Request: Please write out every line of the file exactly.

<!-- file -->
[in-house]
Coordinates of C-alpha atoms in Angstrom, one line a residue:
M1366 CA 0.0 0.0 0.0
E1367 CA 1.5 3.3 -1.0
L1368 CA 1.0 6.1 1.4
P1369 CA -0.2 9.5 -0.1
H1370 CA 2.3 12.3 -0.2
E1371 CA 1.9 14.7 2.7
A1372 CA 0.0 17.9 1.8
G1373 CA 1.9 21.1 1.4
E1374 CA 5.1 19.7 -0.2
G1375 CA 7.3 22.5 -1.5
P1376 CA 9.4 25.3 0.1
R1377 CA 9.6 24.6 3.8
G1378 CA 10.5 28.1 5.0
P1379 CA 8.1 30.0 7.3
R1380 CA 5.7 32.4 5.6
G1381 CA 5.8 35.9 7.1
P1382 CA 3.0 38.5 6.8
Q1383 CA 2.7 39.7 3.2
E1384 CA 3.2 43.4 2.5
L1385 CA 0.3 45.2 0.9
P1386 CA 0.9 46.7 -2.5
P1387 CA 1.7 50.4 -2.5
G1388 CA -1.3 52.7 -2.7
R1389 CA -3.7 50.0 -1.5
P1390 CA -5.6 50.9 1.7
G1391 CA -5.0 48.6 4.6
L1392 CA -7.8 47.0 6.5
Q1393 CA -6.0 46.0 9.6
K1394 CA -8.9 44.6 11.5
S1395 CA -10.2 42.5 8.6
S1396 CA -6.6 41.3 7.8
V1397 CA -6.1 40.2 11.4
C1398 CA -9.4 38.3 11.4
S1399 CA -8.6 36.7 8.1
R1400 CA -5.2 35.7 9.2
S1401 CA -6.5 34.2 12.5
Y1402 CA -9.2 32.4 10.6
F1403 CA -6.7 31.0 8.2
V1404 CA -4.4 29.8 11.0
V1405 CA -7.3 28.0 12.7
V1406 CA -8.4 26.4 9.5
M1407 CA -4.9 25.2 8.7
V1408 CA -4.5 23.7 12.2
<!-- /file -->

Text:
[in-house]
Coordinates of C-alpha atoms in Angstrom, one line a residue:
M1366 CA 0.0 0.0 0.0
E1367 CA 1.5 3.3 -1.0
L1368 CA 1.0 6.1 1.4
P1369 CA -0.2 9.5 -0.1
H1370 CA 2.3 12.3 -0.2
E1371 CA 1.9 14.7 2.7
A1372 CA 0.0 17.9 1.8
G1373 CA 1.9 21.1 1.4
E1374 CA 5.1 19.7 -0.2
G1375 CA 7.3 22.5 -1.5
P1376 CA 9.4 25.3 0.1
R1377 CA 9.6 24.6 3.8
G1378 CA 10.5 28.1 5.0
P1379 CA 8.1 30.0 7.3
R1380 CA 5.7 32.4 5.6
G1381 CA 5.8 35.9 7.1
P1382 CA 3.0 38.5 6.8
Q1383 CA 2.7 39.7 3.2
E1384 CA 3.2 43.4 2.5
L1385 CA 0.3 45.2 0.9
P1386 CA 0.9 46.7 -2.5
P1387 CA 1.7 50.4 -2.5
G1388 CA -1.3 52.7 -2.7
R1389 CA -3.7 50.0 -1.5
P1390 CA -5.6 50.9 1.7
G1391 CA -5.0 48.6 4.6
L1392 CA -7.8 47.0 6.5
Q1393 CA -6.0 46.0 9.6
K1394 CA -8.9 44.6 11.5
S1395 CA -10.2 42.5 8.6
S1396 CA -6.6 41.3 7.8
V1397 CA -6.1 40.2 11.4
C1398 CA -9.4 38.3 11.4
S1399 CA -8.6 36.7 8.1
R1400 CA -5.2 35.7 9.2
S1401 CA -6.5 34.2 12.5
Y1402 CA -9.2 32.4 10.6
F1403 CA -6.7 31.0 8.2
V1404 CA -4.4 29.8 11.0
V1405 CA -7.3 28.0 12.7
V1406 CA -8.4 26.4 9.5
M1407 CA -4.9 25.2 8.7
V1408 CA -4.5 23.7 12.2